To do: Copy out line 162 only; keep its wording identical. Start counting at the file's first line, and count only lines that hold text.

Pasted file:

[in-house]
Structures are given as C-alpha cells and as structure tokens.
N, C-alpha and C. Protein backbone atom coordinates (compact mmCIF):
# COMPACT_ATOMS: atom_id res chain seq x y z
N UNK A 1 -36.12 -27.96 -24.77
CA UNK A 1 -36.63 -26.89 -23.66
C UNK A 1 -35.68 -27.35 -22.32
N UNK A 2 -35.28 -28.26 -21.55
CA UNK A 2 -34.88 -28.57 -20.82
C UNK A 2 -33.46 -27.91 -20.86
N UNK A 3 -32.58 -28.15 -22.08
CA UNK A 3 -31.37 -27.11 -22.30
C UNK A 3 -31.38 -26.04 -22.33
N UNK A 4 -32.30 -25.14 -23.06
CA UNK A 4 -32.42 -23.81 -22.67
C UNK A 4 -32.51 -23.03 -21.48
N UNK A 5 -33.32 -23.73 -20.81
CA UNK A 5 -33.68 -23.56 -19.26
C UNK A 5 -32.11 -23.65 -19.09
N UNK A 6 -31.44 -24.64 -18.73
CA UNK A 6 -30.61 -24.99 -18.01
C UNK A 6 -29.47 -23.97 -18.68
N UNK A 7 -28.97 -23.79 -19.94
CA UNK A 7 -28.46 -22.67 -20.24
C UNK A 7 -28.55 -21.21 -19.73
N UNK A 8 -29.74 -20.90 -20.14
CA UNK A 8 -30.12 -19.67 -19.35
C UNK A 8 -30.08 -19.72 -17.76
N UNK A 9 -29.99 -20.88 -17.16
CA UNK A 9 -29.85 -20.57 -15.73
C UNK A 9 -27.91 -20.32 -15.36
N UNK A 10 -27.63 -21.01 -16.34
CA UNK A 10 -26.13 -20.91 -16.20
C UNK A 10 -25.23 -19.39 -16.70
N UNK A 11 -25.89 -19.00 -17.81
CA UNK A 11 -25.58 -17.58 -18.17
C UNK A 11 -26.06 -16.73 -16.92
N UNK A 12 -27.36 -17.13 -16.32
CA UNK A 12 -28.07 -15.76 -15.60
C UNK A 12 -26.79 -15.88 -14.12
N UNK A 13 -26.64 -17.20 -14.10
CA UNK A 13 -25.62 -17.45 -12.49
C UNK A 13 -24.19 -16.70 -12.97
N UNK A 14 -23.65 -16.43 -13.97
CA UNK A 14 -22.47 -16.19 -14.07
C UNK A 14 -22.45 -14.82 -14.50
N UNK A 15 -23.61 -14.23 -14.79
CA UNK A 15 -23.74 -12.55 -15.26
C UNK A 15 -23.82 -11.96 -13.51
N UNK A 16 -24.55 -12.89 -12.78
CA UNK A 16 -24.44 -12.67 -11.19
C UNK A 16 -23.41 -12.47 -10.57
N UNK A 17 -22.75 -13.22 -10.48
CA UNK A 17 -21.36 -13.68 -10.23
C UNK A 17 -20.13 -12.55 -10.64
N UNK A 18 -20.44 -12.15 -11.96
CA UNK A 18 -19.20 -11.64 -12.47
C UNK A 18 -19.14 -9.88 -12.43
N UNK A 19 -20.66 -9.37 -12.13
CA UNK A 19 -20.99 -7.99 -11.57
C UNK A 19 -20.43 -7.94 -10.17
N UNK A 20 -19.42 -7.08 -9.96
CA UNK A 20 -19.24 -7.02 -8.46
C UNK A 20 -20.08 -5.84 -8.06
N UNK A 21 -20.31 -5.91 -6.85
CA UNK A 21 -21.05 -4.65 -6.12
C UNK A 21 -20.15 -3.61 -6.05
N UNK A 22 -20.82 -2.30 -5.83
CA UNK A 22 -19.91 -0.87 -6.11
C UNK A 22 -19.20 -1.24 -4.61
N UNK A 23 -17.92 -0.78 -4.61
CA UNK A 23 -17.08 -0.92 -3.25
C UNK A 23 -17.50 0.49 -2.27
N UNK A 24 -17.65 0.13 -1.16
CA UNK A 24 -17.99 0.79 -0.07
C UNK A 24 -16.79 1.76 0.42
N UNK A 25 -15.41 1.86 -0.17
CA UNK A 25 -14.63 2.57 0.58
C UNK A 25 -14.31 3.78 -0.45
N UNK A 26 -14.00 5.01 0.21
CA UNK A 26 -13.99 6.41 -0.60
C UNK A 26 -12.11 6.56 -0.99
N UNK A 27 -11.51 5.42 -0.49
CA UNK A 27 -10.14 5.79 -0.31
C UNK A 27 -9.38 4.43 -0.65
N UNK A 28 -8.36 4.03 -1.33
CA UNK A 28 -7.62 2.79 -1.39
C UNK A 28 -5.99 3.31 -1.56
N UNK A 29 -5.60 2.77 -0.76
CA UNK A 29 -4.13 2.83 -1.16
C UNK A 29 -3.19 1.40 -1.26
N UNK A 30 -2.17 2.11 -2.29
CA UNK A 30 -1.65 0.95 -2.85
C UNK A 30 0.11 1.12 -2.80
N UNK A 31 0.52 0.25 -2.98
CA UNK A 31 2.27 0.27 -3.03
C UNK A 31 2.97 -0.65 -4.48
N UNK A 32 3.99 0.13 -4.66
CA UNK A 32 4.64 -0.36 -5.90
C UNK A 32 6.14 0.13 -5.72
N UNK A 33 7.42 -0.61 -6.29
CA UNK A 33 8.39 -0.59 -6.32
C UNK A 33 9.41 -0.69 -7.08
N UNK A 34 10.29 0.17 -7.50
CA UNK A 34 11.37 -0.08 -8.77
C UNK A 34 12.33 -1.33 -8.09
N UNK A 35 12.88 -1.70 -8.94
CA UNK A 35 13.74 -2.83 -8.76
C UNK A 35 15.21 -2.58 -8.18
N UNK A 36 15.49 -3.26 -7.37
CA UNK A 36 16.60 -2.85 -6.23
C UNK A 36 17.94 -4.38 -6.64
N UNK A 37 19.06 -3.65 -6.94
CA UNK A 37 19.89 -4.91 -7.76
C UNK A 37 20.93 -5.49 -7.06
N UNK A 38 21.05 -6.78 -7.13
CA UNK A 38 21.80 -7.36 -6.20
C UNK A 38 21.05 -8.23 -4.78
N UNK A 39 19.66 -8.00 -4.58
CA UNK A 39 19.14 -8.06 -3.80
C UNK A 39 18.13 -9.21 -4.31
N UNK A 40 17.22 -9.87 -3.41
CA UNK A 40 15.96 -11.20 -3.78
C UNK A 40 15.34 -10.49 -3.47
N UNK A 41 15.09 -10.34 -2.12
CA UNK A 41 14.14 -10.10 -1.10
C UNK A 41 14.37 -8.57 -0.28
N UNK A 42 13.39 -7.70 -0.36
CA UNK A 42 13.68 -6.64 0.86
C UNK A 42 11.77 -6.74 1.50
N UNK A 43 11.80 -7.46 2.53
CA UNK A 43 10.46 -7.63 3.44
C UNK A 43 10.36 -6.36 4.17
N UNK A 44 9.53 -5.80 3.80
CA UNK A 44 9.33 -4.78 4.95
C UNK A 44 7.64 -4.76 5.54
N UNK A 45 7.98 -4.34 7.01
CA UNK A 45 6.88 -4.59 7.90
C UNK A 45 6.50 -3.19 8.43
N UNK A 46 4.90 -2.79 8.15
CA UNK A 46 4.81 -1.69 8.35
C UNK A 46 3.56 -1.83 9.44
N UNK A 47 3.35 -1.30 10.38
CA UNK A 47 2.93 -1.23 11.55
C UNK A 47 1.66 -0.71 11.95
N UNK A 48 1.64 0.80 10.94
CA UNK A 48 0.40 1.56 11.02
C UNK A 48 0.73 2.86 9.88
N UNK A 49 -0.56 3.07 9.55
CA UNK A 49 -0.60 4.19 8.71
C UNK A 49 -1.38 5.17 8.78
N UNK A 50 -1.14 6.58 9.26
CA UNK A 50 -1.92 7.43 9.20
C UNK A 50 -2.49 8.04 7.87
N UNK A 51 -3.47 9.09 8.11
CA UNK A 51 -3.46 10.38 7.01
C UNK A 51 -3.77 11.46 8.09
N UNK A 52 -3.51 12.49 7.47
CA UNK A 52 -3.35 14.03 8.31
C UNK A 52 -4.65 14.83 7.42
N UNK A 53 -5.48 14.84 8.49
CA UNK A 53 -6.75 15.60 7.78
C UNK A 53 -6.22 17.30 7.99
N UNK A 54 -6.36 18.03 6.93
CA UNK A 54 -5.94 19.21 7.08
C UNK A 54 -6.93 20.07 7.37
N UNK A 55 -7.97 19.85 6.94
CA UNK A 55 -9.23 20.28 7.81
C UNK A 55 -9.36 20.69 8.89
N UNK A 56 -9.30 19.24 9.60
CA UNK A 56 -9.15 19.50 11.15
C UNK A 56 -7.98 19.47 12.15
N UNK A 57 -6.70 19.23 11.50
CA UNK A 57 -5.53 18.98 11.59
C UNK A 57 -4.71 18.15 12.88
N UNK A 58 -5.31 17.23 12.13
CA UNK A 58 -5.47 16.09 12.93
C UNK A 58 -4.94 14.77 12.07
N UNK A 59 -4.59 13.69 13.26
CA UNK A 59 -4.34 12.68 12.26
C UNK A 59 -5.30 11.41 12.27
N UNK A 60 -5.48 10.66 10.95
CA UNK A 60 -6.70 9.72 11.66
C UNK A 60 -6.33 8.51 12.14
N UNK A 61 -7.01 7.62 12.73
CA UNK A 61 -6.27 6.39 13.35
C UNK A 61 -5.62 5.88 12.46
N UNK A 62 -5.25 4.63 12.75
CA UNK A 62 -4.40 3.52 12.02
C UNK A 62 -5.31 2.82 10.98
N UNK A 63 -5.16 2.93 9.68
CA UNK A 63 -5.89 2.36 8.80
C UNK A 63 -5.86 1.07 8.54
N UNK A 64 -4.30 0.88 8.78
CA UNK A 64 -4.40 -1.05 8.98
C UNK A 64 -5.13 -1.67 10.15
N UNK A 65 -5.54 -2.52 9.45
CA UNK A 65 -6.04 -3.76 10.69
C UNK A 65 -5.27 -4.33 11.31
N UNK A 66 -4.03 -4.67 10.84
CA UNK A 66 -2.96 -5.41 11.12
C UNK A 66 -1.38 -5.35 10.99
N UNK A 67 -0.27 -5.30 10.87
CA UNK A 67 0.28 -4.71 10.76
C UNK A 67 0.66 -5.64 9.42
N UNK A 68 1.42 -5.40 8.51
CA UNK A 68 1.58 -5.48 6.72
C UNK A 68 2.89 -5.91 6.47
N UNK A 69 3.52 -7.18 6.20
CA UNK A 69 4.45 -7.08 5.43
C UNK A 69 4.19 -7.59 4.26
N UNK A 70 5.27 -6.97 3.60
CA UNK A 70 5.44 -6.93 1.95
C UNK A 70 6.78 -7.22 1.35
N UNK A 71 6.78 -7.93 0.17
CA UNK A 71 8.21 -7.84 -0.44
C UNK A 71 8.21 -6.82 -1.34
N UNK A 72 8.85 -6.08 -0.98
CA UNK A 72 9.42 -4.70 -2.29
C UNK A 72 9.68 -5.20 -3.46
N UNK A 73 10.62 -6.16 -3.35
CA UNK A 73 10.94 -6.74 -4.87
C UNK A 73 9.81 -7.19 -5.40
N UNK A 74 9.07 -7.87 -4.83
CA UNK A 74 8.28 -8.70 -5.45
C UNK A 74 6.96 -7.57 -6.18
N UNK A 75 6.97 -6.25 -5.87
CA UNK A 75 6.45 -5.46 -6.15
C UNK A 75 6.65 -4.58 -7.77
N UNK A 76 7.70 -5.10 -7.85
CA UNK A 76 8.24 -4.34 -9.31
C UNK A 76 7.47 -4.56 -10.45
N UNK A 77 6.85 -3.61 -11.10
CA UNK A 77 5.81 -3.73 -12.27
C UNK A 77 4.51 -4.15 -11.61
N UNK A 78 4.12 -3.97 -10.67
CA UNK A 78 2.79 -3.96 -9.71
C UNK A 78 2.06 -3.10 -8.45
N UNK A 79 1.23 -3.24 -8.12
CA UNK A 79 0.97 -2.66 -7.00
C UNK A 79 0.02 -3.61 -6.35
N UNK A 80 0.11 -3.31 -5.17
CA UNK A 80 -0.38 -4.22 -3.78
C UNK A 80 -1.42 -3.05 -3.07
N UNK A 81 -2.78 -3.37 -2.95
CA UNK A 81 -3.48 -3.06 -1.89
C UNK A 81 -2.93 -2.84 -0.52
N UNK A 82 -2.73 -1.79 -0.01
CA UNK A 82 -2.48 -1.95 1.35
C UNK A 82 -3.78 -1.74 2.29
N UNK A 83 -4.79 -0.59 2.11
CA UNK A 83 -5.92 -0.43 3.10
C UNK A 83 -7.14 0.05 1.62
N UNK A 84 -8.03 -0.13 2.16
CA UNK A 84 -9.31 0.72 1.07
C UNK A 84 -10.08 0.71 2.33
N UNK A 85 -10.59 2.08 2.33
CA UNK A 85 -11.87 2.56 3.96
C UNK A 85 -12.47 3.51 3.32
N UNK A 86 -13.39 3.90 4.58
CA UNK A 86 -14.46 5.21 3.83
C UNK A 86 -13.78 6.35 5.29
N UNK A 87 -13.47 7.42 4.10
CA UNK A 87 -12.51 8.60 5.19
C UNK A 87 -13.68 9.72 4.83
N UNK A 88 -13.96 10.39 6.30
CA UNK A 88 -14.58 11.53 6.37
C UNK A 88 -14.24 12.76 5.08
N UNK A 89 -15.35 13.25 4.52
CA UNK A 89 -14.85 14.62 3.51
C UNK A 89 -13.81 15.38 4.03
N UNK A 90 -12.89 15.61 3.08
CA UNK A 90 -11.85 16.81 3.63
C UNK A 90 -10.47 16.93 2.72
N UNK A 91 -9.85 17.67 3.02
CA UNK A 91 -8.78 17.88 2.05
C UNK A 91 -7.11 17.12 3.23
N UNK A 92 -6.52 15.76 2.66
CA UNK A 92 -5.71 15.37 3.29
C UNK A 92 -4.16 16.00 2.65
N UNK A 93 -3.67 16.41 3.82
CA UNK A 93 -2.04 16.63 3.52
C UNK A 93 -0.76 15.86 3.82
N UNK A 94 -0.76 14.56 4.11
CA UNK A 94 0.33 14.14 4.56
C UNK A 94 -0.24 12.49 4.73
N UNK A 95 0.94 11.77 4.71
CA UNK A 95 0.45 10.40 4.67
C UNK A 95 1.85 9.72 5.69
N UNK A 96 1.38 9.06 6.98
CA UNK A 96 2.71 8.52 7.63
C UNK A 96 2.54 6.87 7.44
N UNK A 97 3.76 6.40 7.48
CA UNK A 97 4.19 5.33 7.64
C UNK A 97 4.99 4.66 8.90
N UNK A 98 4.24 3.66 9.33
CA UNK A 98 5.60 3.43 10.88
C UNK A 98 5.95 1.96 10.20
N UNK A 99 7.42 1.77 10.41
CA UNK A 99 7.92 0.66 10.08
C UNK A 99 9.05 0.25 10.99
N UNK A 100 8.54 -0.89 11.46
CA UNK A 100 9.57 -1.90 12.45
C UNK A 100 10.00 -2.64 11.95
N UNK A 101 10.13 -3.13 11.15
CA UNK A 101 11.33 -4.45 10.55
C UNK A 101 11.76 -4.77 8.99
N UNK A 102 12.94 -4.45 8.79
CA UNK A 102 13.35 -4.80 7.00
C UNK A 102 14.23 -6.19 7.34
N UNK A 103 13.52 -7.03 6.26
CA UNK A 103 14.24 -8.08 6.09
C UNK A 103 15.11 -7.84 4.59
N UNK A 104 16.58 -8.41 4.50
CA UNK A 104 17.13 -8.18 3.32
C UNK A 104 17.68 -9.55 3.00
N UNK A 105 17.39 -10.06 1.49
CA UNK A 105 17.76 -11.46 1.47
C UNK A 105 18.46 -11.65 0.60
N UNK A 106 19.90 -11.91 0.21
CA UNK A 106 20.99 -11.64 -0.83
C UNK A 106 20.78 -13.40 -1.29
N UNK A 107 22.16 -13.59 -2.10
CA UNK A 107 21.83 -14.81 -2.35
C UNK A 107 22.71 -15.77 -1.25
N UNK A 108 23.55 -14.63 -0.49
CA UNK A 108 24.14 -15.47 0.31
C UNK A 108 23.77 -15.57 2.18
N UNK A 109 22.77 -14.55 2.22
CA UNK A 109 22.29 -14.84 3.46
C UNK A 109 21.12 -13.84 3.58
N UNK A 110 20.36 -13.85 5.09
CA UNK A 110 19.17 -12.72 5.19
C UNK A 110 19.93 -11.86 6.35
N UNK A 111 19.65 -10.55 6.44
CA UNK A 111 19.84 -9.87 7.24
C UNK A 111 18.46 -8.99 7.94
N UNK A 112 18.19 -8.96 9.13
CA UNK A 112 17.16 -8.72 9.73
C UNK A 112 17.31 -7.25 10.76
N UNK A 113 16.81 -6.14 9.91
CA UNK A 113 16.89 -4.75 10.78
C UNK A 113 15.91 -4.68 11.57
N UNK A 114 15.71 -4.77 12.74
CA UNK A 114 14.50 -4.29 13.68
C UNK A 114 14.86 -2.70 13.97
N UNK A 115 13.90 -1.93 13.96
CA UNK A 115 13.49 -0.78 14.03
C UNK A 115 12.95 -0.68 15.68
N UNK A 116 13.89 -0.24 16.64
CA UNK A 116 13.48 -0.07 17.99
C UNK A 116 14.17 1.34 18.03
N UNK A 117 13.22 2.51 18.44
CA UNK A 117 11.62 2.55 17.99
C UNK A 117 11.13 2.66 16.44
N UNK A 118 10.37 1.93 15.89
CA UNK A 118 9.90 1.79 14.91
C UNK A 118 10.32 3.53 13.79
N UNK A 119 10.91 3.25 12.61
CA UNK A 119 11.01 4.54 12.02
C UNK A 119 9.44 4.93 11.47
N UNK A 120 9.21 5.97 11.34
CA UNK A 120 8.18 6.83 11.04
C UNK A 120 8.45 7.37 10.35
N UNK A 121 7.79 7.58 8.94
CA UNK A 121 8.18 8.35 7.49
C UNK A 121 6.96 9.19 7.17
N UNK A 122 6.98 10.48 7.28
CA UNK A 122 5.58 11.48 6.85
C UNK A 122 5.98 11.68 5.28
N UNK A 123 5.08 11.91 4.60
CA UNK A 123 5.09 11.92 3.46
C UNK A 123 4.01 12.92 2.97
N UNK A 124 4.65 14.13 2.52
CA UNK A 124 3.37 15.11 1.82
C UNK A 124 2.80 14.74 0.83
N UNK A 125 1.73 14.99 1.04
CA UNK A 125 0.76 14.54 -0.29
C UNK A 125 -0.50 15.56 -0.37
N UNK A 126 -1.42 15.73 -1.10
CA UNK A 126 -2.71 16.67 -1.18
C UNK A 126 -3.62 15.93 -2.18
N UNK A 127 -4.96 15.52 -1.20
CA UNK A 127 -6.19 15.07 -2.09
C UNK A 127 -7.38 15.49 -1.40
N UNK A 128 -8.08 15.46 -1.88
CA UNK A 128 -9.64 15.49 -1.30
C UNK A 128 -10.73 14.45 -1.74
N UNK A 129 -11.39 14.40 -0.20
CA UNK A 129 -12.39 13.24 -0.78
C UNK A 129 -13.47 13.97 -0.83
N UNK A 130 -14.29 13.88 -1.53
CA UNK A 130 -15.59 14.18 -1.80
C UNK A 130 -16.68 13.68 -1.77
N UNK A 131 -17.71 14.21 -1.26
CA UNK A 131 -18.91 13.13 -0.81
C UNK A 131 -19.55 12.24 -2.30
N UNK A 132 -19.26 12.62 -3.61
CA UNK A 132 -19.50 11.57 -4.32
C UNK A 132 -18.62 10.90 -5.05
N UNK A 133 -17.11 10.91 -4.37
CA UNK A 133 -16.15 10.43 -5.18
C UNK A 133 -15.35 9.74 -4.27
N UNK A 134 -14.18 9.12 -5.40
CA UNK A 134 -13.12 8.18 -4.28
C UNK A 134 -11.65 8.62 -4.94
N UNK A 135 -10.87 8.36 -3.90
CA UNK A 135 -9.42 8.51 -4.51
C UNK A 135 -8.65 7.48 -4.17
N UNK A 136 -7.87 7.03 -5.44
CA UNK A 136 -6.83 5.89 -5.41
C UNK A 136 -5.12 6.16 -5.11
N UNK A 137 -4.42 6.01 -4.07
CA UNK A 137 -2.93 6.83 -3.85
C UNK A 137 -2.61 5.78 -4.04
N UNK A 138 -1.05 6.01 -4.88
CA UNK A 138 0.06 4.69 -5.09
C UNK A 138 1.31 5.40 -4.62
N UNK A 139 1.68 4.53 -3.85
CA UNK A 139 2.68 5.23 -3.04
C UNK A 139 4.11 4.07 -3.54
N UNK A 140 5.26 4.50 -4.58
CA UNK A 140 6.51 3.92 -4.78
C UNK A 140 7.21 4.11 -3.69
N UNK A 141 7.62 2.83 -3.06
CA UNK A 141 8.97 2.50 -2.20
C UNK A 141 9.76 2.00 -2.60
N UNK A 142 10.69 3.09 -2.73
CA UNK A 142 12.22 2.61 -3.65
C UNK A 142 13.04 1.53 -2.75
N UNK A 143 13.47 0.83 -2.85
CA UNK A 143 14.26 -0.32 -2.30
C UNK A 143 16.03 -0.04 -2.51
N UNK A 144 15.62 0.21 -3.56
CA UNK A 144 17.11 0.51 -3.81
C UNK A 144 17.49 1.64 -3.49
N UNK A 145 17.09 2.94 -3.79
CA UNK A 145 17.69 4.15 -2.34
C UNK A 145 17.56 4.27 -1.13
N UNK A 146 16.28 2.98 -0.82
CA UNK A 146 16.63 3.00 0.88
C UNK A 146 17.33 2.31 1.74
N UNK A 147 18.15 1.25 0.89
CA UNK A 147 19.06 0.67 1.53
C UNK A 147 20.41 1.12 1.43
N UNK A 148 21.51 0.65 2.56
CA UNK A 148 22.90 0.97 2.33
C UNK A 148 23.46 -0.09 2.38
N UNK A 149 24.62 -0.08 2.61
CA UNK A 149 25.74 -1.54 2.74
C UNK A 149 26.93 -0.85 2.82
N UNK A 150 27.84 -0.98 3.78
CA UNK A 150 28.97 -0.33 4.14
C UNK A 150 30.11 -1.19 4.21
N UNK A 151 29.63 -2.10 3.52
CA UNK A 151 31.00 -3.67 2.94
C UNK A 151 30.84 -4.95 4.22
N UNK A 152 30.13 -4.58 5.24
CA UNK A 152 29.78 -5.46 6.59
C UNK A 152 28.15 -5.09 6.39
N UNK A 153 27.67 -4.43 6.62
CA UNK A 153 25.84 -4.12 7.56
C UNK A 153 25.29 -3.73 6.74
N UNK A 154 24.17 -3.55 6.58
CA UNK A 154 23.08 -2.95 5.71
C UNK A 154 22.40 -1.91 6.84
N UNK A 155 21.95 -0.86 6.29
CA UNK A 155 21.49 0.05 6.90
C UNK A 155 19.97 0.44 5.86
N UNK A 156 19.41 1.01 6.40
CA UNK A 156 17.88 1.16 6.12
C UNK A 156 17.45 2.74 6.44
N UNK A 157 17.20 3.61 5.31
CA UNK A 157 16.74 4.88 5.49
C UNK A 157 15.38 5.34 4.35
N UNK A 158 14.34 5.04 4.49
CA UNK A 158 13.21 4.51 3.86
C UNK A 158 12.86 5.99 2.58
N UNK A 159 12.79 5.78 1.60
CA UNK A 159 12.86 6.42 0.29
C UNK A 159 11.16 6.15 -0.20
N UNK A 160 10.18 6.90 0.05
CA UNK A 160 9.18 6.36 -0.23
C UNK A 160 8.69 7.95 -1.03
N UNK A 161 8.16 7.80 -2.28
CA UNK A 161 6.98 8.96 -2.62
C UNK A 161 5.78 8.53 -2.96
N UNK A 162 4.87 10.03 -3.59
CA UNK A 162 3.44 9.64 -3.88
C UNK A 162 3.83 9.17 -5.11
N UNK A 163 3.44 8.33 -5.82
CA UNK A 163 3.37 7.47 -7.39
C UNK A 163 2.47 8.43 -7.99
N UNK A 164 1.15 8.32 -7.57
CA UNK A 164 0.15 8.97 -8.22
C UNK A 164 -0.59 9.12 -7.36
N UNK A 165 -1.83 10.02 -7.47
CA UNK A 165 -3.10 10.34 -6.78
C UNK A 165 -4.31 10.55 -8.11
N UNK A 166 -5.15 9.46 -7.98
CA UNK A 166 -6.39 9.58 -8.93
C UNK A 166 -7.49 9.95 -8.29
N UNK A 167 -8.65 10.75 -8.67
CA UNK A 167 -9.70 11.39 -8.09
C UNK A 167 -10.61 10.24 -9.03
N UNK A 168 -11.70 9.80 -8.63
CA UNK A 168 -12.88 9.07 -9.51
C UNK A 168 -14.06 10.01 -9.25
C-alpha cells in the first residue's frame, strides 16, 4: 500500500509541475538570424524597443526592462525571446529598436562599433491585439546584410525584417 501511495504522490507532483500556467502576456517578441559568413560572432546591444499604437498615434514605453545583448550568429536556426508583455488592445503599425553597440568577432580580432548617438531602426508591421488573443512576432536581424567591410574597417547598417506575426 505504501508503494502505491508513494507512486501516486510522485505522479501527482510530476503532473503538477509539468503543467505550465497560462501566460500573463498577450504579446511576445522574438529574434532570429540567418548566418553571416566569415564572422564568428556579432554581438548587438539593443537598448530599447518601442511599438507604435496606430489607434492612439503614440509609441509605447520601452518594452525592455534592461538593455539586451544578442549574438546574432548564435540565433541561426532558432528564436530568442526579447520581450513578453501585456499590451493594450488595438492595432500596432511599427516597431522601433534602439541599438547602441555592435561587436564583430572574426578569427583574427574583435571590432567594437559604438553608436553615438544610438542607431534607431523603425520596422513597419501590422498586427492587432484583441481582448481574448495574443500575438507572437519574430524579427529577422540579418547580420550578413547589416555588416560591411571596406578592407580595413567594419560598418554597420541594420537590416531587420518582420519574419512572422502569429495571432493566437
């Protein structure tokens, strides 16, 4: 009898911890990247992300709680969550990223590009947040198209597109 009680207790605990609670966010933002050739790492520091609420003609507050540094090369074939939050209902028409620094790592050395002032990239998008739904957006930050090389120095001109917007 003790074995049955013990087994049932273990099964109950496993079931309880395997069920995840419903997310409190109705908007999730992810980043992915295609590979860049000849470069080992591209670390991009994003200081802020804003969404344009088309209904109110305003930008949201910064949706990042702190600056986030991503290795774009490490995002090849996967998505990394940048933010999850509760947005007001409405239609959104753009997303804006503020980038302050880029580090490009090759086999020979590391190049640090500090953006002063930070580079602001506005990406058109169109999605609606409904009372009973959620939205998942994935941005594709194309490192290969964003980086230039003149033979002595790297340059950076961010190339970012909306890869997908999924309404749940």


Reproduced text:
CA UNK A 53 -6.75 15.60 7.78